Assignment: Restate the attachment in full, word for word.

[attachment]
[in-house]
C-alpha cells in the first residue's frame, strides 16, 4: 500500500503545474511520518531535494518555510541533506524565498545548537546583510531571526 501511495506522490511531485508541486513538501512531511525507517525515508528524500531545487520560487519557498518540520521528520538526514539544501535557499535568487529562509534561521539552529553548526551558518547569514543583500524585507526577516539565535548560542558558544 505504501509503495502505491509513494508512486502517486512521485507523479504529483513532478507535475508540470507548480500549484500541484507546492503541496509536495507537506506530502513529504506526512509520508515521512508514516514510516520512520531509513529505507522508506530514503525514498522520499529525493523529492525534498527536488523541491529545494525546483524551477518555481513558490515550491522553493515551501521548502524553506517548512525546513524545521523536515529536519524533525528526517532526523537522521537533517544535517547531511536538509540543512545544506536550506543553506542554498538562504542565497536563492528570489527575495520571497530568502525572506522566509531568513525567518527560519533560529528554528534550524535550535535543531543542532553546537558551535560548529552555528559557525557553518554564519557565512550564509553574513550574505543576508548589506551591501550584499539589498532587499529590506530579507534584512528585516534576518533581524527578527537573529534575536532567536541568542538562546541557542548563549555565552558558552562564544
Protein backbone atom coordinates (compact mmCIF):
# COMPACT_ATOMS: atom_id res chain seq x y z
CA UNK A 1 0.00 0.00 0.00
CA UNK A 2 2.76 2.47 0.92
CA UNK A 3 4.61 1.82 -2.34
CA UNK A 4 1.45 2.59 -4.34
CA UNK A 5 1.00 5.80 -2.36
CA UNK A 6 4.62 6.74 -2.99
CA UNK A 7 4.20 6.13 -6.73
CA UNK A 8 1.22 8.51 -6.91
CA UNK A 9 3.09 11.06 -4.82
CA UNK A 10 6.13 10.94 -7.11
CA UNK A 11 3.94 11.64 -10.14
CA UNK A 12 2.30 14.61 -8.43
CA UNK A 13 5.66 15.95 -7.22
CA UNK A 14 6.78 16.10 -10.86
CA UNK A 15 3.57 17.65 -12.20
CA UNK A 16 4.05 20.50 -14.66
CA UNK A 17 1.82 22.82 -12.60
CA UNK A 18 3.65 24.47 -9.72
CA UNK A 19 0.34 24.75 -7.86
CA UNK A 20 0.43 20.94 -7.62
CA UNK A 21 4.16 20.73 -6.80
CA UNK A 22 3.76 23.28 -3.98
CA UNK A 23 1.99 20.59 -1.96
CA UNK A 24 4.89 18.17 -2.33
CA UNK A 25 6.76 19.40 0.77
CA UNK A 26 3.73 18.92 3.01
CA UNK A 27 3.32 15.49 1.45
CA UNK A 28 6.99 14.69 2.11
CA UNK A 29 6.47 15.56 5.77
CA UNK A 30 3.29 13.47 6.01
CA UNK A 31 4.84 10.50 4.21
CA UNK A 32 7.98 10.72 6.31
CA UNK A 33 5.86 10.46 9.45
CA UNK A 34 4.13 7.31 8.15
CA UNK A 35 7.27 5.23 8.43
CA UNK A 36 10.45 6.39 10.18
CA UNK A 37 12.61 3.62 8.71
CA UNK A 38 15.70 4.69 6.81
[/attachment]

[in-house]
C-alpha cells in the first residue's frame, strides 16, 4: 500500500503545474511520518531535494518555510541533506524565498545548537546583510531571526 501511495506522490511531485508541486513538501512531511525507517525515508528524500531545487520560487519557498518540520521528520538526514539544501535557499535568487529562509534561521539552529553548526551558518547569514543583500524585507526577516539565535548560542558558544 505504501509503495502505491509513494508512486502517486512521485507523479504529483513532478507535475508540470507548480500549484500541484507546492503541496509536495507537506506530502513529504506526512509520508515521512508514516514510516520512520531509513529505507522508506530514503525514498522520499529525493523529492525534498527536488523541491529545494525546483524551477518555481513558490515550491522553493515551501521548502524553506517548512525546513524545521523536515529536519524533525528526517532526523537522521537533517544535517547531511536538509540543512545544506536550506543553506542554498538562504542565497536563492528570489527575495520571497530568502525572506522566509531568513525567518527560519533560529528554528534550524535550535535543531543542532553546537558551535560548529552555528559557525557553518554564519557565512550564509553574513550574505543576508548589506551591501550584499539589498532587499529590506530579507534584512528585516534576518533581524527578527537573529534575536532567536541568542538562546541557542548563549555565552558558552562564544
Protein backbone atom coordinates (compact mmCIF):
# COMPACT_ATOMS: atom_id res chain seq x y z
CA UNK A 1 0.00 0.00 0.00
CA UNK A 2 2.76 2.47 0.92
CA UNK A 3 4.61 1.82 -2.34
CA UNK A 4 1.45 2.59 -4.34
CA UNK A 5 1.00 5.80 -2.36
CA UNK A 6 4.62 6.74 -2.99
CA UNK A 7 4.20 6.13 -6.73
CA UNK A 8 1.22 8.51 -6.91
CA UNK A 9 3.09 11.06 -4.82
CA UNK A 10 6.13 10.94 -7.11
CA UNK A 11 3.94 11.64 -10.14
CA UNK A 12 2.30 14.61 -8.43
CA UNK A 13 5.66 15.95 -7.22
CA UNK A 14 6.78 16.10 -10.86
CA UNK A 15 3.57 17.65 -12.20
CA UNK A 16 4.05 20.50 -14.66
CA UNK A 17 1.82 22.82 -12.60
CA UNK A 18 3.65 24.47 -9.72
CA UNK A 19 0.34 24.75 -7.86
CA UNK A 20 0.43 20.94 -7.62
CA UNK A 21 4.16 20.73 -6.80
CA UNK A 22 3.76 23.28 -3.98
CA UNK A 23 1.99 20.59 -1.96
CA UNK A 24 4.89 18.17 -2.33
CA UNK A 25 6.76 19.40 0.77
CA UNK A 26 3.73 18.92 3.01
CA UNK A 27 3.32 15.49 1.45
CA UNK A 28 6.99 14.69 2.11
CA UNK A 29 6.47 15.56 5.77
CA UNK A 30 3.29 13.47 6.01
CA UNK A 31 4.84 10.50 4.21
CA UNK A 32 7.98 10.72 6.31
CA UNK A 33 5.86 10.46 9.45
CA UNK A 34 4.13 7.31 8.15
CA UNK A 35 7.27 5.23 8.43
CA UNK A 36 10.45 6.39 10.18
CA UNK A 37 12.61 3.62 8.71
CA UNK A 38 15.70 4.69 6.81